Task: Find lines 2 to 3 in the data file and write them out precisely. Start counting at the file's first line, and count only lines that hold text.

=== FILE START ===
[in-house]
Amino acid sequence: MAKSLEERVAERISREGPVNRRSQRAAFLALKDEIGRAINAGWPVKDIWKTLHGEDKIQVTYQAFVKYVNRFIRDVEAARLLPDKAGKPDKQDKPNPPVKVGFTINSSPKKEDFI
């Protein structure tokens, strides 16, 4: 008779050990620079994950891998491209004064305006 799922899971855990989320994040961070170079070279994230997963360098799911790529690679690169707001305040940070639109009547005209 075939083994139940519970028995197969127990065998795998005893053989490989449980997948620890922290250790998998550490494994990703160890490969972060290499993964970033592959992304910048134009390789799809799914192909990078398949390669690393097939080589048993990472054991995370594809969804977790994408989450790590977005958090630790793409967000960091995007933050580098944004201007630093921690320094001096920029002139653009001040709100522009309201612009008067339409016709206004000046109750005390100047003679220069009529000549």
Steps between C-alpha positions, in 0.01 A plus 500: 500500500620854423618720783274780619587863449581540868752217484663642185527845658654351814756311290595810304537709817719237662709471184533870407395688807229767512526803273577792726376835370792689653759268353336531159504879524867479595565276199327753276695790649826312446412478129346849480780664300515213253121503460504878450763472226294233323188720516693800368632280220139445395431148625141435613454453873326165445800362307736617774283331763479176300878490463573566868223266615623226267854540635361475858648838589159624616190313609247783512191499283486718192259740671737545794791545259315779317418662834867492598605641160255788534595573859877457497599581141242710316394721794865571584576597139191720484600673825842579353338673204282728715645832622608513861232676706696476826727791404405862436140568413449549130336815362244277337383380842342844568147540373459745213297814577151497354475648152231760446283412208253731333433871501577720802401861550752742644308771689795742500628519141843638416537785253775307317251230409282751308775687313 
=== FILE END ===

Amino acid sequence: MAKSLEERVAERISREGPVNRRSQRAAFLALKDEIGRAINAGWPVKDIWKTLHGEDKIQVTYQAFVKYVNRFIRDVEAARLLPDKAGKPDKQDKPNPPVKVGFTINSSPKKEDFI
């Protein structure tokens, strides 16, 4: 008779050990620079994950891998491209004064305006 799922899971855990989320994040961070170079070279994230997963360098799911790529690679690169707001305040940070639109009547005209 075939083994139940519970028995197969127990065998795998005893053989490989449980997948620890922290250790998998550490494994990703160890490969972060290499993964970033592959992304910048134009390789799809799914192909990078398949390669690393097939080589048993990472054991995370594809969804977790994408989450790590977005958090630790793409967000960091995007933050580098944004201007630093921690320094001096920029002139653009001040709100522009309201612009008067339409016709206004000046109750005390100047003679220069009529000549």